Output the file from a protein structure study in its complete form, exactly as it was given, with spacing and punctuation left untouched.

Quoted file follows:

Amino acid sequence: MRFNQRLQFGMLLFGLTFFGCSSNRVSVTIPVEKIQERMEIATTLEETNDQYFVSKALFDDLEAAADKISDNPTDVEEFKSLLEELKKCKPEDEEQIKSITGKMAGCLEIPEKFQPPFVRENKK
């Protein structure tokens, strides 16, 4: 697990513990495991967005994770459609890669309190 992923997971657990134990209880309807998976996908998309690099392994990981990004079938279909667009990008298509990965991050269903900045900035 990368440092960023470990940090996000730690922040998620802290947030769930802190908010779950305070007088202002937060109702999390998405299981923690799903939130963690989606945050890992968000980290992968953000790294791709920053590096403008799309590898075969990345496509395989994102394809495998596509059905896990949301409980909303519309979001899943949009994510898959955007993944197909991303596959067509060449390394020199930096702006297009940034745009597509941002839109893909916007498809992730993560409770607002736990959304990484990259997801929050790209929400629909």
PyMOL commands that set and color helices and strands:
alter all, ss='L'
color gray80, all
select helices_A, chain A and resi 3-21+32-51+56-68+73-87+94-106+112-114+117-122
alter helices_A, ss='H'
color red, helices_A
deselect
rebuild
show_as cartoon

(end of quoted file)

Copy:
Amino acid sequence: MRFNQRLQFGMLLFGLTFFGCSSNRVSVTIPVEKIQERMEIATTLEETNDQYFVSKALFDDLEAAADKISDNPTDVEEFKSLLEELKKCKPEDEEQIKSITGKMAGCLEIPEKFQPPFVRENKK
């Protein structure tokens, strides 16, 4: 697990513990495991967005994770459609890669309190 992923997971657990134990209880309807998976996908998309690099392994990981990004079938279909667009990008298509990965991050269903900045900035 990368440092960023470990940090996000730690922040998620802290947030769930802190908010779950305070007088202002937060109702999390998405299981923690799903939130963690989606945050890992968000980290992968953000790294791709920053590096403008799309590898075969990345496509395989994102394809495998596509059905896990949301409980909303519309979001899943949009994510898959955007993944197909991303596959067509060449390394020199930096702006297009940034745009597509941002839109893909916007498809992730993560409770607002736990959304990484990259997801929050790209929400629909």
PyMOL commands that set and color helices and strands:
alter all, ss='L'
color gray80, all
select helices_A, chain A and resi 3-21+32-51+56-68+73-87+94-106+112-114+117-122
alter helices_A, ss='H'
color red, helices_A
deselect
rebuild
show_as cartoon